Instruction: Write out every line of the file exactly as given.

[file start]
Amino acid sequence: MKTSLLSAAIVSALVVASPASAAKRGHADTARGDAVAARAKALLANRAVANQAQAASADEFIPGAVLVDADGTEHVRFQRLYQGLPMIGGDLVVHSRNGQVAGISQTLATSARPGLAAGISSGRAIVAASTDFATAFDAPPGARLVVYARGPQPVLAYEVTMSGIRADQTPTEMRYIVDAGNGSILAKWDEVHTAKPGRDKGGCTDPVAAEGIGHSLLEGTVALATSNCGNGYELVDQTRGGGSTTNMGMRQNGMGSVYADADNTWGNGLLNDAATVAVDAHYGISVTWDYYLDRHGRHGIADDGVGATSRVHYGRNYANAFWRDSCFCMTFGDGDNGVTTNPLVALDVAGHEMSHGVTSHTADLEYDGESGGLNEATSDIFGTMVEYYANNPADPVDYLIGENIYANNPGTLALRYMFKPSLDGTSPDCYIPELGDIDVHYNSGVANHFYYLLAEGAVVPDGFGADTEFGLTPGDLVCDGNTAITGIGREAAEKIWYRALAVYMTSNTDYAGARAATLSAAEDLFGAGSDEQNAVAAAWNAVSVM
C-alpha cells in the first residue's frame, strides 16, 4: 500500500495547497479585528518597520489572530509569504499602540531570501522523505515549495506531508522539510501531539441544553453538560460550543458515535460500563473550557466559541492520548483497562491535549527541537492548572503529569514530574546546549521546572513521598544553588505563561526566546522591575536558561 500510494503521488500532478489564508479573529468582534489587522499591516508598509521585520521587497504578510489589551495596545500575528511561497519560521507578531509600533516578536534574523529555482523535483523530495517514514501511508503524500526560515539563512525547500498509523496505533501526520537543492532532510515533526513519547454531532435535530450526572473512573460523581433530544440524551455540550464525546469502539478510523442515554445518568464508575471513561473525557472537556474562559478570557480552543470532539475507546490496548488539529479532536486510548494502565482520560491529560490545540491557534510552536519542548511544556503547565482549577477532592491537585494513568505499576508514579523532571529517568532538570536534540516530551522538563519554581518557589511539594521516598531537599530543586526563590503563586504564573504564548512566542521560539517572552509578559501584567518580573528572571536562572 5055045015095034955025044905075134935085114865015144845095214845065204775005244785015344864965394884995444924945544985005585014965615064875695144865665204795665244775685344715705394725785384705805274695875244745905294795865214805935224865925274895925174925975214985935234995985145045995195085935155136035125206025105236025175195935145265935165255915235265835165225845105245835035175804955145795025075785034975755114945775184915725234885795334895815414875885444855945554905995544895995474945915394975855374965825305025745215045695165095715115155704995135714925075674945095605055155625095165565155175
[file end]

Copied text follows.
Amino acid sequence: MKTSLLSAAIVSALVVASPASAAKRGHADTARGDAVAARAKALLANRAVANQAQAASADEFIPGAVLVDADGTEHVRFQRLYQGLPMIGGDLVVHSRNGQVAGISQTLATSARPGLAAGISSGRAIVAASTDFATAFDAPPGARLVVYARGPQPVLAYEVTMSGIRADQTPTEMRYIVDAGNGSILAKWDEVHTAKPGRDKGGCTDPVAAEGIGHSLLEGTVALATSNCGNGYELVDQTRGGGSTTNMGMRQNGMGSVYADADNTWGNGLLNDAATVAVDAHYGISVTWDYYLDRHGRHGIADDGVGATSRVHYGRNYANAFWRDSCFCMTFGDGDNGVTTNPLVALDVAGHEMSHGVTSHTADLEYDGESGGLNEATSDIFGTMVEYYANNPADPVDYLIGENIYANNPGTLALRYMFKPSLDGTSPDCYIPELGDIDVHYNSGVANHFYYLLAEGAVVPDGFGADTEFGLTPGDLVCDGNTAITGIGREAAEKIWYRALAVYMTSNTDYAGARAATLSAAEDLFGAGSDEQNAVAAAWNAVSVM
C-alpha cells in the first residue's frame, strides 16, 4: 500500500495547497479585528518597520489572530509569504499602540531570501522523505515549495506531508522539510501531539441544553453538560460550543458515535460500563473550557466559541492520548483497562491535549527541537492548572503529569514530574546546549521546572513521598544553588505563561526566546522591575536558561 500510494503521488500532478489564508479573529468582534489587522499591516508598509521585520521587497504578510489589551495596545500575528511561497519560521507578531509600533516578536534574523529555482523535483523530495517514514501511508503524500526560515539563512525547500498509523496505533501526520537543492532532510515533526513519547454531532435535530450526572473512573460523581433530544440524551455540550464525546469502539478510523442515554445518568464508575471513561473525557472537556474562559478570557480552543470532539475507546490496548488539529479532536486510548494502565482520560491529560490545540491557534510552536519542548511544556503547565482549577477532592491537585494513568505499576508514579523532571529517568532538570536534540516530551522538563519554581518557589511539594521516598531537599530543586526563590503563586504564573504564548512566542521560539517572552509578559501584567518580573528572571536562572 5055045015095034955025044905075134935085114865015144845095214845065204775005244785015344864965394884995444924945544985005585014965615064875695144865665204795665244775685344715705394725785384705805274695875244745905294795865214805935224865925274895925174925975214985935234995985145045995195085935155136035125206025105236025175195935145265935165255915235265835165225845105245835035175804955145795025075785034975755114945775184915725234885795334895815414875885444855945554905995544895995474945915394975855374965825305025745215045695165095715115155704995135714925075674945095605055155625095165565155175